"I saw a need to shine a spotlight on the problems these men and women deal with every day."
Imagine you’re a veteran theater actor being cast in a big Hollywood movie, costarring with Tom Hanks and achieving a level of success that garners you an Oscar nomination. You might think that would be the end of your involvement as Lieutenant Dan in the hit movie Forrest Gump, but an invitation to talk with a group of disabled American veterans set Gary Sinise on a path of service that has taken him from the U.S. to Afghanistan and everywhere in between.
Sinise found his theater voice in a high school production of West Side Story, but it wasn’t an easy route. A teacher spotted him and his friends who played music together and asked them to audition. He landed a small part “I really had struggled in high school until I got in the play, and during the curtain call for the final performance, one of the leads pulled me up front to acknowledge me because the entire cast recognized that my life had changed so much. It made an emotional impact on me that was like nothing I’d experienced before.”
Sinise worked for years in Chicago, helping to create the legendary Steppenwolf Theatre with friends like Joan Allen, Laurie Metcalf, and John Malkovich. He migrated to Los Angeles and was cast in a few movies, eventually getting a call to audition for director Robert Zemeckis for the part of the Vietnam veteran in Forrest Gump. “The experience gave me just a small taste of what it’s like being in a wheelchair and having to deal with a life-changing injury.”
Because of the popularity of Lieutenant Dan, he was asked to speak to a group of disabled veterans because the role had portrayed some of the trials and frustrations returning wounded soldiers had to endure. “I saw a need to shine a spotlight on the problems these men and women deal with every day, and because I respected them so much, I knew I had to do something.”
In 2003, Sinise called the USO (United Service Organization). In fact, he had to make several calls before getting a response only by dropping the name of his character. “I left a message the third time, saying I was Gary Sinise, and I played Lieutenant Dan in the movie Forrest Gump, and I wanted to know if I could go on a tour to support our troops. I ended up doing six handshake tours that year.”
The Lieutenant Dan band soon hit the road, playing hit songs the soldiers had heard on the radio. Sinise continues to work in movies and television, traveling on weekends and between projects. “I’ve been to bases and hospitals all over the world, and the troops are always happy to see us. We’ve played hundreds of concerts for them and their families over the years.”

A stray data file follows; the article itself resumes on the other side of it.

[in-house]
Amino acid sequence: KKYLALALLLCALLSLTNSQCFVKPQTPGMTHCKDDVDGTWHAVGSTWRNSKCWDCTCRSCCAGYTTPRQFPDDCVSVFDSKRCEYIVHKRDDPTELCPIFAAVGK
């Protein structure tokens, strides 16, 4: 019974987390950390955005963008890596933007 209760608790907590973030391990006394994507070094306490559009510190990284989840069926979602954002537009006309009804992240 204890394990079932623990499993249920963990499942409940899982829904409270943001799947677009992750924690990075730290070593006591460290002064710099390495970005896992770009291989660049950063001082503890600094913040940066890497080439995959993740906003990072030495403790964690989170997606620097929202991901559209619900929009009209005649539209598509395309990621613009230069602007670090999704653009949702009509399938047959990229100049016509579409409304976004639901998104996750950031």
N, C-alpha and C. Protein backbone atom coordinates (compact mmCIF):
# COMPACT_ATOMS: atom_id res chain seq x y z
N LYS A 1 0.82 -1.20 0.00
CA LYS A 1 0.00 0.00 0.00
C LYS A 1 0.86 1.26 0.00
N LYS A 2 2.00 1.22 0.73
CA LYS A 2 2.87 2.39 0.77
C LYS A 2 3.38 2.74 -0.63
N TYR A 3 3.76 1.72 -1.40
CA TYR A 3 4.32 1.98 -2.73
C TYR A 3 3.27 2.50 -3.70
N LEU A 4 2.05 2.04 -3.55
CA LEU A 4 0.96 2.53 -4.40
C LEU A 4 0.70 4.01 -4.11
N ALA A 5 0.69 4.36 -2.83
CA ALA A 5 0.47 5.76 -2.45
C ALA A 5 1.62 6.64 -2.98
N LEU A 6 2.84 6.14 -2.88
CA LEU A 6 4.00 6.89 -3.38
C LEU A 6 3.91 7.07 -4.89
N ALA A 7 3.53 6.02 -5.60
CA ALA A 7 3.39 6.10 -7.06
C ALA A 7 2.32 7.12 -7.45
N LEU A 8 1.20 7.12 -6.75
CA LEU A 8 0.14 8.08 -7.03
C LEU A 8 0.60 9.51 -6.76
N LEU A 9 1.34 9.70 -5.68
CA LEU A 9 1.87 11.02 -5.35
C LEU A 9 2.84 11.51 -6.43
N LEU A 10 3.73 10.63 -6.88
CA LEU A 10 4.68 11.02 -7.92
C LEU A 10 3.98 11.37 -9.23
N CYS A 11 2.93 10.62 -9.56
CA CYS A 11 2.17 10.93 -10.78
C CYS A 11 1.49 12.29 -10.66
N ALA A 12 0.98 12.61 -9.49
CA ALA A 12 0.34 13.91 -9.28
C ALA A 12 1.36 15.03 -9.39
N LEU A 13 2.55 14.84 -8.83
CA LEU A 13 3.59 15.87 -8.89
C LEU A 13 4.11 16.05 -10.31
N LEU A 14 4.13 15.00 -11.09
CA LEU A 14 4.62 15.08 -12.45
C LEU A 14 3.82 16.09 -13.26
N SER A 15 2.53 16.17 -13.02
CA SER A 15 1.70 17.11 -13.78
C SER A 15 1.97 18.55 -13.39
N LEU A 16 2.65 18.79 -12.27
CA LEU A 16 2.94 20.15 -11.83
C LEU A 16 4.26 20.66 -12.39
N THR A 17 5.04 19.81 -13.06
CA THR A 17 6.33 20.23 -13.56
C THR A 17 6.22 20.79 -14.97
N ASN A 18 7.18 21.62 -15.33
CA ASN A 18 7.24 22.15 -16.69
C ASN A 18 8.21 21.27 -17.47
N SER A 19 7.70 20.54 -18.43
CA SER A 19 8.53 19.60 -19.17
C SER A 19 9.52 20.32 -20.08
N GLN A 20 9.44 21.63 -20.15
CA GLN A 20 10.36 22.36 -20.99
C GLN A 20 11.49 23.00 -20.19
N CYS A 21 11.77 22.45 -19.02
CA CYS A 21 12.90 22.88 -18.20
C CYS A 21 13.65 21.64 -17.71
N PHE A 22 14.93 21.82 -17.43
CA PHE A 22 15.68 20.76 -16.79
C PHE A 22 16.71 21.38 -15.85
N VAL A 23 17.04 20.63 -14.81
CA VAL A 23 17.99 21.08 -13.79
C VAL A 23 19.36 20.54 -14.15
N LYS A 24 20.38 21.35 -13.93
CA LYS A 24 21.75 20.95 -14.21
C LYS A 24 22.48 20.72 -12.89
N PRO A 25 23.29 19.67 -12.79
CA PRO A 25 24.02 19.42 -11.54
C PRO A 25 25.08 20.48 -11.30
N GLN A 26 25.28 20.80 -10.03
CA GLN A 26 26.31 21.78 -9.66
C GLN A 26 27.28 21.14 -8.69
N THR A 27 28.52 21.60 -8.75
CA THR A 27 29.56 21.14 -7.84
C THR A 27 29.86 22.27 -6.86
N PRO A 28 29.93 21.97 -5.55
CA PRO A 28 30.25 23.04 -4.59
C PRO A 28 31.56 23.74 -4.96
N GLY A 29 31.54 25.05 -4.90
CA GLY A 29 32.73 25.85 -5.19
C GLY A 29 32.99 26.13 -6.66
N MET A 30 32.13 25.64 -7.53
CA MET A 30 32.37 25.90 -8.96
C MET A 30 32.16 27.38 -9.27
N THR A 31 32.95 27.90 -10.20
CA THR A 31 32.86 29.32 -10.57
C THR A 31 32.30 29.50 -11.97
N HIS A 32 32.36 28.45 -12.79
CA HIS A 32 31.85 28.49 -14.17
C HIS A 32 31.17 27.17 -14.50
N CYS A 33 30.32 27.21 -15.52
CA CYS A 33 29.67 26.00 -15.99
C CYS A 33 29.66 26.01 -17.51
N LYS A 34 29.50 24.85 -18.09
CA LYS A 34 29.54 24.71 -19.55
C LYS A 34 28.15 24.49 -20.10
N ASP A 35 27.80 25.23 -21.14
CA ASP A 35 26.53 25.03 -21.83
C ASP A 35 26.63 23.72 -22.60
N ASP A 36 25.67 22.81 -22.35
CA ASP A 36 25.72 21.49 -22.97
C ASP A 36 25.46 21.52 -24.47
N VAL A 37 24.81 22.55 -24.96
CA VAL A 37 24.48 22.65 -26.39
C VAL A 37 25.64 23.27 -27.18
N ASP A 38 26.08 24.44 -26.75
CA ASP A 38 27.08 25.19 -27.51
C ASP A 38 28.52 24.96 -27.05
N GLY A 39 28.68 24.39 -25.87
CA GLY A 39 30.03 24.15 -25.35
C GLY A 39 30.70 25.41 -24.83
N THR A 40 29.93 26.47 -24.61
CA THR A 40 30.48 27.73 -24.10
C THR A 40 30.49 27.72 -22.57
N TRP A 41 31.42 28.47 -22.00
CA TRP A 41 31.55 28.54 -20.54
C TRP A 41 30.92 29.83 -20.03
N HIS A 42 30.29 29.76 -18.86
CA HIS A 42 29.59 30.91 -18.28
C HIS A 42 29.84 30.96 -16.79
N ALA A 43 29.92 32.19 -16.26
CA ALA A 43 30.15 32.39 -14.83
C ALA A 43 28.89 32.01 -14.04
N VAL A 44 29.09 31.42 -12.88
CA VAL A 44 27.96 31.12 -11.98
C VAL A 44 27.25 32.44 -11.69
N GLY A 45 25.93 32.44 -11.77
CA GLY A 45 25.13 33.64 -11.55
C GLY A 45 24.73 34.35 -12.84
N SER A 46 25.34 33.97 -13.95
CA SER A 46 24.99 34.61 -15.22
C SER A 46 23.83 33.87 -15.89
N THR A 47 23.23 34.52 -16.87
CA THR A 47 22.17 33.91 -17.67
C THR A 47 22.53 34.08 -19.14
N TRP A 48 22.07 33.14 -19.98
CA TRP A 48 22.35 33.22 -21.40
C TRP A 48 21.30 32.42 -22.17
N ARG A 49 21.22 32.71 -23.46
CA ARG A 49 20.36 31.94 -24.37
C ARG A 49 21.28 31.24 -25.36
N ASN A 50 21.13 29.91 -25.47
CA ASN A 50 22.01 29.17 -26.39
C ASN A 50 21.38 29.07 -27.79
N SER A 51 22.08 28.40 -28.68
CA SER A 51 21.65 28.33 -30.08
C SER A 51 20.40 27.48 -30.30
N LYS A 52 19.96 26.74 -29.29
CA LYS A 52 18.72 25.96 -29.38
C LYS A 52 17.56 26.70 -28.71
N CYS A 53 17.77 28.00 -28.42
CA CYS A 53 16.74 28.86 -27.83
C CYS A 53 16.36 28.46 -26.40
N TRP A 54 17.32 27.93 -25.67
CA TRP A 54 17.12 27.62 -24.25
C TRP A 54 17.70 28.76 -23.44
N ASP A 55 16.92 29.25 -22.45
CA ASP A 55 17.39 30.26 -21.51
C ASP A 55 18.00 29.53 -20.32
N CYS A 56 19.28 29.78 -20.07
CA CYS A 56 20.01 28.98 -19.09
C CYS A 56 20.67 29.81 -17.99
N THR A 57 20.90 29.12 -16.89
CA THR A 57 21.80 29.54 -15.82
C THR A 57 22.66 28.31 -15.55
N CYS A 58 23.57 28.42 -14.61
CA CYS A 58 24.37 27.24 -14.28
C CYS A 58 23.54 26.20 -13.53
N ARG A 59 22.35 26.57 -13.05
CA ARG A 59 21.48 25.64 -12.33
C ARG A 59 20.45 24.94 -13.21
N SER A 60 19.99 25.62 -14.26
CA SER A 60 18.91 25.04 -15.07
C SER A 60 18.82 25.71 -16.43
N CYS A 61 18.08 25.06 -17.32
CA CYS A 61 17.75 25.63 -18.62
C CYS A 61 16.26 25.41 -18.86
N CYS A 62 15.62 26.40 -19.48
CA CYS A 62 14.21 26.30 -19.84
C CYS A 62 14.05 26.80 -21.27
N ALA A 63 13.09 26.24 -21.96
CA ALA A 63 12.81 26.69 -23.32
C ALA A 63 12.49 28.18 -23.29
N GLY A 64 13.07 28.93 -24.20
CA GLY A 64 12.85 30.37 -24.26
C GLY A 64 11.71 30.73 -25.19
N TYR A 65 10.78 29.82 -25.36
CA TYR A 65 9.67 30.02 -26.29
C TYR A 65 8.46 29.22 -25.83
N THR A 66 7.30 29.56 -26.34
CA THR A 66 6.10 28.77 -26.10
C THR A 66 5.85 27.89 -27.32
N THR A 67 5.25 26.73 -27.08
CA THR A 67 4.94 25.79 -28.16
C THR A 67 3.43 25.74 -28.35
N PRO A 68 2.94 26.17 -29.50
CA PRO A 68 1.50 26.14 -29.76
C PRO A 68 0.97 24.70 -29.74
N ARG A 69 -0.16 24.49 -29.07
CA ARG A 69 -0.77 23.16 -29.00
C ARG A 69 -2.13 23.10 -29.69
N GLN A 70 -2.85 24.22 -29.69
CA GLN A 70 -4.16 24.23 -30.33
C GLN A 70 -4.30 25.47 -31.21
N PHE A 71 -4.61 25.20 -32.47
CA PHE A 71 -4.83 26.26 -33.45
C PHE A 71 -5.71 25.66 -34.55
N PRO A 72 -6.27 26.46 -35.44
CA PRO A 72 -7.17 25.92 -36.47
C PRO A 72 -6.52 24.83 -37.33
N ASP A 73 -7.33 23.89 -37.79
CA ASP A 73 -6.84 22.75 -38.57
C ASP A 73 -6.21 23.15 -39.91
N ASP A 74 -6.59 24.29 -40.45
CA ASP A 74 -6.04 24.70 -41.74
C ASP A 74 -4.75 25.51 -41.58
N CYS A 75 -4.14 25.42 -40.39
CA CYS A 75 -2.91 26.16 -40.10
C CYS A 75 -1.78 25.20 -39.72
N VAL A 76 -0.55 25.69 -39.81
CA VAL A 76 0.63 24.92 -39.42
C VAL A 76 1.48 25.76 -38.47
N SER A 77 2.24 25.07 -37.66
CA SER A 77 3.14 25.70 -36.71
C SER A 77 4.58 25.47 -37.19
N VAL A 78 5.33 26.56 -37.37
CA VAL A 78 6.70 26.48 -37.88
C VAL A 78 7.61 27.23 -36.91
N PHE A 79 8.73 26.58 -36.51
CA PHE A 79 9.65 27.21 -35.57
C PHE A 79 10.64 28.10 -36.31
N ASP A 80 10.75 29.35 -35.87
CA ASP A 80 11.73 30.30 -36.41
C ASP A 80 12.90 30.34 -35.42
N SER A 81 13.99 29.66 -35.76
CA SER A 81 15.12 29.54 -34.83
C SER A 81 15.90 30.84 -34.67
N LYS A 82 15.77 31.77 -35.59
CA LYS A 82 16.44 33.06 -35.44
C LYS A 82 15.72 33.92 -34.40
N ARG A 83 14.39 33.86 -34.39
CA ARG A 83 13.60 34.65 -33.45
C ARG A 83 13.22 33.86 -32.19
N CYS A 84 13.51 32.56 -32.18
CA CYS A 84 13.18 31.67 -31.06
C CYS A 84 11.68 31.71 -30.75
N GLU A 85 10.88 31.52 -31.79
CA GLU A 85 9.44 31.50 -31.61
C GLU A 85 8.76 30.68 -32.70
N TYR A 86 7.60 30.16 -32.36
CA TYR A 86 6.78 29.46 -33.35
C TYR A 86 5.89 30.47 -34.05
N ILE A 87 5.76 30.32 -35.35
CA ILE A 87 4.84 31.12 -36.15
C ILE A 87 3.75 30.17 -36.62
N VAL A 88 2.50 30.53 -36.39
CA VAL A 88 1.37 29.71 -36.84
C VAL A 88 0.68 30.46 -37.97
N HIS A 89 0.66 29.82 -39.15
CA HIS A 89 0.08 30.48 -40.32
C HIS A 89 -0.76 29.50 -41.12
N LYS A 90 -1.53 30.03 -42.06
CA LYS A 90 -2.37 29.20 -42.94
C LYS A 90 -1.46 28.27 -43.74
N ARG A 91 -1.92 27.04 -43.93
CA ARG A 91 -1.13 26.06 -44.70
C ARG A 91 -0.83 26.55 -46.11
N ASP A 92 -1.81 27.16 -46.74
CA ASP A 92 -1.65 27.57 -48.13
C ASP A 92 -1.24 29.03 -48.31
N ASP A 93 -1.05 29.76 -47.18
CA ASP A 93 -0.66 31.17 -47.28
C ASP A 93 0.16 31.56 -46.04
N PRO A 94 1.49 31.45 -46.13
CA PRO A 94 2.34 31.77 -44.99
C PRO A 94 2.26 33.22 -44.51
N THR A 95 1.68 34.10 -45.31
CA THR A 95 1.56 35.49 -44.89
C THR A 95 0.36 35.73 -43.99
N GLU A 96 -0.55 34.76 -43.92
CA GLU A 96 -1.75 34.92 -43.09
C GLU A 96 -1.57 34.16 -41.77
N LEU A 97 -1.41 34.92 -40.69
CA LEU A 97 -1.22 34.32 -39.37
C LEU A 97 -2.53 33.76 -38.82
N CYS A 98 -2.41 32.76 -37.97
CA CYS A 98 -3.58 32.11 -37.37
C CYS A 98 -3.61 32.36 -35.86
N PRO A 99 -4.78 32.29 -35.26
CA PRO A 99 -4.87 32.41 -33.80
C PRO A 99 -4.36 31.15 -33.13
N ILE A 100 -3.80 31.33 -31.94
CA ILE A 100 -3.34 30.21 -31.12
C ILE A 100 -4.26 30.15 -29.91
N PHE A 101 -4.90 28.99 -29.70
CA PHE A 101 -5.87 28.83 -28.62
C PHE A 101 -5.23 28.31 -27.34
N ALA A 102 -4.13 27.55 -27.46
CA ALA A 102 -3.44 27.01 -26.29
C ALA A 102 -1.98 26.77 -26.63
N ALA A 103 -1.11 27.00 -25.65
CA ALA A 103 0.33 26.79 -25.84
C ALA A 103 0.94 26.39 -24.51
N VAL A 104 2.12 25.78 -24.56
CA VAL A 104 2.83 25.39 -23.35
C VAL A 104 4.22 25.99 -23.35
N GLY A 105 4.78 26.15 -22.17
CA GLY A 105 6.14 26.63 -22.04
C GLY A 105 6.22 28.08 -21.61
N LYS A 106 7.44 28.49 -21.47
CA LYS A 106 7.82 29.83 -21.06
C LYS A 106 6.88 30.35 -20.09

Sinise is also a veteran audiobook narrator who has portrayed a wide range of characters. “I’ve been King David, reading all the psalms in the Bible. I’ve read John Steinbeck’s OF MICE AND MEN and TRAVELS WITH CHARLEY.” But stepping into the recording booth to record his own story had to be a bit different. “I was in the studio for five days, and it’s hard work. I wrote it so that there would be a dramatic narrative when I read it. I’ve written and directed before, so I knew how to get as much emotional impact as possible from the story.”
Sinise doesn’t pull any punches and delves into subjects that are painful to relive. “I was in the booth by myself with an engineer in the other room. I’d read and ask for playback so I could tell if it was good for me, but there are parts where the pain was very personal, and I wanted to make sure that emotion was there.”
Sinise says nothing could prepare him for the emotional impact of all the places he’s visited and the men and women he’s entertained over the decades. “I know the work is appreciated, and it’s difficult at times not to feel overwhelmed, but what they do on a daily basis is so much more than what I’ve done.”
He’s been called the “Bob Hope of his generation” and has pledged to continue to raise money for veterans through the Gary Sinise Foundation and to entertain the men and women who serve every chance he gets.--Randy O’Brien
© AudioFile 2019, Portland, Maine
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